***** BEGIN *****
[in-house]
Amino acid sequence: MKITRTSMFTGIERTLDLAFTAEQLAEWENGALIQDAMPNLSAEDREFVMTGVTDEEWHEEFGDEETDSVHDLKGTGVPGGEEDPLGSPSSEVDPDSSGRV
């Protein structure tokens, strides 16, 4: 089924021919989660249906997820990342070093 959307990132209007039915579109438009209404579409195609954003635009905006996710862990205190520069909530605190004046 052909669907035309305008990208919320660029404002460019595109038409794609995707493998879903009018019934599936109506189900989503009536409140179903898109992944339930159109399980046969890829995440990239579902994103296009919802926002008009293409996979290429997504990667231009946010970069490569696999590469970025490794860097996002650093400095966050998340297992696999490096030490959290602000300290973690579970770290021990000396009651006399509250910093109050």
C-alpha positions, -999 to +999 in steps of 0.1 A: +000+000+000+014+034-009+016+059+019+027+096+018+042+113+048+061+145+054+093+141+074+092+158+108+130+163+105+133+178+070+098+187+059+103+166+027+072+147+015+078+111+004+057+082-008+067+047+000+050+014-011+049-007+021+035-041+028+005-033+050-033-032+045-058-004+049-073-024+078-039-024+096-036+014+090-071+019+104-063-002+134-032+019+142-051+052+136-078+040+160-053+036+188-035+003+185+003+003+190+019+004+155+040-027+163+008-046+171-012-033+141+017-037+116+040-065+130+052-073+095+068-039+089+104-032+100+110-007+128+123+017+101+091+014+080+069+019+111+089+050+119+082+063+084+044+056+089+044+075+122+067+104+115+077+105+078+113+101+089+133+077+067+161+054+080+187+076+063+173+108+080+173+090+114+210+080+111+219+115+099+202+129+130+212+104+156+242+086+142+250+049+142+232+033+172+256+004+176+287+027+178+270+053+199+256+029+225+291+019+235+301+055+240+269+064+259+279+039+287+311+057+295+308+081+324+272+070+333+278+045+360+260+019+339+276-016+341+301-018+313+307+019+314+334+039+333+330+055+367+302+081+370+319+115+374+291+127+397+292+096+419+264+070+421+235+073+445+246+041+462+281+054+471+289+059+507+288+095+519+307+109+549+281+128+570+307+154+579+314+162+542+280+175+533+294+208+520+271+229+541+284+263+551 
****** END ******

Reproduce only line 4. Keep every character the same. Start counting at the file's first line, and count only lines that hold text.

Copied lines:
C-alpha positions, -999 to +999 in steps of 0.1 A: +000+000+000+014+034-009+016+059+019+027+096+018+042+113+048+061+145+054+093+141+074+092+158+108+130+163+105+133+178+070+098+187+059+103+166+027+072+147+015+078+111+004+057+082-008+067+047+000+050+014-011+049-007+021+035-041+028+005-033+050-033-032+045-058-004+049-073-024+078-039-024+096-036+014+090-071+019+104-063-002+134-032+019+142-051+052+136-078+040+160-053+036+188-035+003+185+003+003+190+019+004+155+040-027+163+008-046+171-012-033+141+017-037+116+040-065+130+052-073+095+068-039+089+104-032+100+110-007+128+123+017+101+091+014+080+069+019+111+089+050+119+082+063+084+044+056+089+044+075+122+067+104+115+077+105+078+113+101+089+133+077+067+161+054+080+187+076+063+173+108+080+173+090+114+210+080+111+219+115+099+202+129+130+212+104+156+242+086+142+250+049+142+232+033+172+256+004+176+287+027+178+270+053+199+256+029+225+291+019+235+301+055+240+269+064+259+279+039+287+311+057+295+308+081+324+272+070+333+278+045+360+260+019+339+276-016+341+301-018+313+307+019+314+334+039+333+330+055+367+302+081+370+319+115+374+291+127+397+292+096+419+264+070+421+235+073+445+246+041+462+281+054+471+289+059+507+288+095+519+307+109+549+281+128+570+307+154+579+314+162+542+280+175+533+294+208+520+271+229+541+284+263+551 